Statistically BYU made huge improvements on offense from 2018. After averaging just 365 total yards that season, BYU jumped to an average of 444 yards in 2019, ranking a more-than-respectable 28th nationally.
With the rushing attack in constant flux, the offense was carried by the passing game. Even though BYU started three different quarterbacks throughout the season, the Cougars averaged 284.7 yards per game on 296 of 468 passing.
Where the Cougars struggled the most, however, was in the red zone, where only 10 FBS teams fared worse. BYU converted 73.3% of its red zone attempts.
BYU’S 2020 FOOTBALL SCHEDULE
Sept. 5 • at Utah
Sept. 12 ˆ• Michigan State
Sept. 19 • at Arizona State
Sept. 26 • at Minnesota
Oct. 2 • Utah State
Oct. 10 • Missouri
Oct. 17 • Houston
Oct. 24 • at Northern Illinois
Nov. 7 • at Boise State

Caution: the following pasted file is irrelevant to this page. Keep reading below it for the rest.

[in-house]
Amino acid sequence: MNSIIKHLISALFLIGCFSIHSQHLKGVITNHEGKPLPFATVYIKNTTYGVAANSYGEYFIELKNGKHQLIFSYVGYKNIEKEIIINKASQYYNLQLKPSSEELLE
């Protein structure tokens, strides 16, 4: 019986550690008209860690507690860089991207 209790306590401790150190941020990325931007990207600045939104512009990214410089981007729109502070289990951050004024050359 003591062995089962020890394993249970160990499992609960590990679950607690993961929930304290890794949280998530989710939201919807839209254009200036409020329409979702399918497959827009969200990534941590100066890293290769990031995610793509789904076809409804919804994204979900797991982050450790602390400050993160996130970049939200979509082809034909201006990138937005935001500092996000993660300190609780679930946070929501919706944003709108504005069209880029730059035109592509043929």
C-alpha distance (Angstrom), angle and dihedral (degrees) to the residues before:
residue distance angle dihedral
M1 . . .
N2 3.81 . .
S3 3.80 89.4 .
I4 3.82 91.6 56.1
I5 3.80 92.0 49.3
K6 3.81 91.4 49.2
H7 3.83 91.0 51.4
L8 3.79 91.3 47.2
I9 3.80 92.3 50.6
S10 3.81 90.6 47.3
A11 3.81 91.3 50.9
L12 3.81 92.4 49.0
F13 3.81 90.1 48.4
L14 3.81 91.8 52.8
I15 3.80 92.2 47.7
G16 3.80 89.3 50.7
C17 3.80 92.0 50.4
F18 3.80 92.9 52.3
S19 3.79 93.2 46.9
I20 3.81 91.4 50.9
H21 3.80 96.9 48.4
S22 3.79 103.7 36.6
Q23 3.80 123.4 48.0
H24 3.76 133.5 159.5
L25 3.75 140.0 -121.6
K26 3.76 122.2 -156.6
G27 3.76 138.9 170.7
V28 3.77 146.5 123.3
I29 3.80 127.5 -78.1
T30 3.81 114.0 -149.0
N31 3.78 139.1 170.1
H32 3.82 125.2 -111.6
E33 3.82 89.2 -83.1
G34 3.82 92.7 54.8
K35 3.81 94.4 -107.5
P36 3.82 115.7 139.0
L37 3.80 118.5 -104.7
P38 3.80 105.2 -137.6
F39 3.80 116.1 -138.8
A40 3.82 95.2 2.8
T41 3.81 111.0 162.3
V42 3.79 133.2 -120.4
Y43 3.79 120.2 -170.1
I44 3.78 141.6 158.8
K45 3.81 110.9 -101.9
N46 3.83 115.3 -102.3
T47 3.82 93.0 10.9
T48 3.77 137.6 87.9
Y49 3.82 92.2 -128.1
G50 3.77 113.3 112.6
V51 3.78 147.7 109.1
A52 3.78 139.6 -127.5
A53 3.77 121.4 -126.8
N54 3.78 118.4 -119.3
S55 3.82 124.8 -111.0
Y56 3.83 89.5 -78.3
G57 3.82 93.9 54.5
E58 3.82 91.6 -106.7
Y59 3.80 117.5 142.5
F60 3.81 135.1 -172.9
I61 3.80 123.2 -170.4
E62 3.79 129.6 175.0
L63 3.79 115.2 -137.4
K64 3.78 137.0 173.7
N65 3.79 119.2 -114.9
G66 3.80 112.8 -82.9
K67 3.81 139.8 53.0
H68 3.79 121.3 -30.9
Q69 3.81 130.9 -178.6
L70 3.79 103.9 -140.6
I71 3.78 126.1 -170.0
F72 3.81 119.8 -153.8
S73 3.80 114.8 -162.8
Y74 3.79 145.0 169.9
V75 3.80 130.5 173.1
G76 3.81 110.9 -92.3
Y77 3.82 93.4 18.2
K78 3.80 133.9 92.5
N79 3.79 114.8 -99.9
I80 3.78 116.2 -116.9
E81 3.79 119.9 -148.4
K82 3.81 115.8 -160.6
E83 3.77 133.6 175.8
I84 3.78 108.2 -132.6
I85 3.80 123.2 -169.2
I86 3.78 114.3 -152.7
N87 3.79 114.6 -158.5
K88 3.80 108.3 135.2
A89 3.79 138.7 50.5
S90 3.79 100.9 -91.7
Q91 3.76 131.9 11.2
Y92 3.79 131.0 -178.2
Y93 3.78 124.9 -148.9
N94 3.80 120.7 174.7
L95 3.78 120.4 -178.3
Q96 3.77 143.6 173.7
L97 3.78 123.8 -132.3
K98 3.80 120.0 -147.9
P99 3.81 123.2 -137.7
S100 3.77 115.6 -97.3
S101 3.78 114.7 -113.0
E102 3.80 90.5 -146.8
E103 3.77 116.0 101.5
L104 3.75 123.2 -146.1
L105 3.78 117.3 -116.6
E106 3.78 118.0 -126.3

Nov. 14 • San Diego State
Nov. 21 • North Alabama
Nov. 28 • at Stanford
Note: Kickoff times have not yet been announced
But if the almost-weekly injuries kept the Cougars from being more consistent, they also revealed some depth at multiple positions, which bodes well going forward.
With the way Hall and Romney led the offense during Wilson’s absence, the competition at quarterback should be interesting when spring practice picks up in March.
And with many key players returning next year, BYU should be able to build off the 2019 season.
Although Williams could have possibly returned next season, having played in only four games before getting injured, the grad transfer didn’t think he stood the best chance to receive an NCAA medical waiver for a sixth year. Instead, he declared for the NFL draft.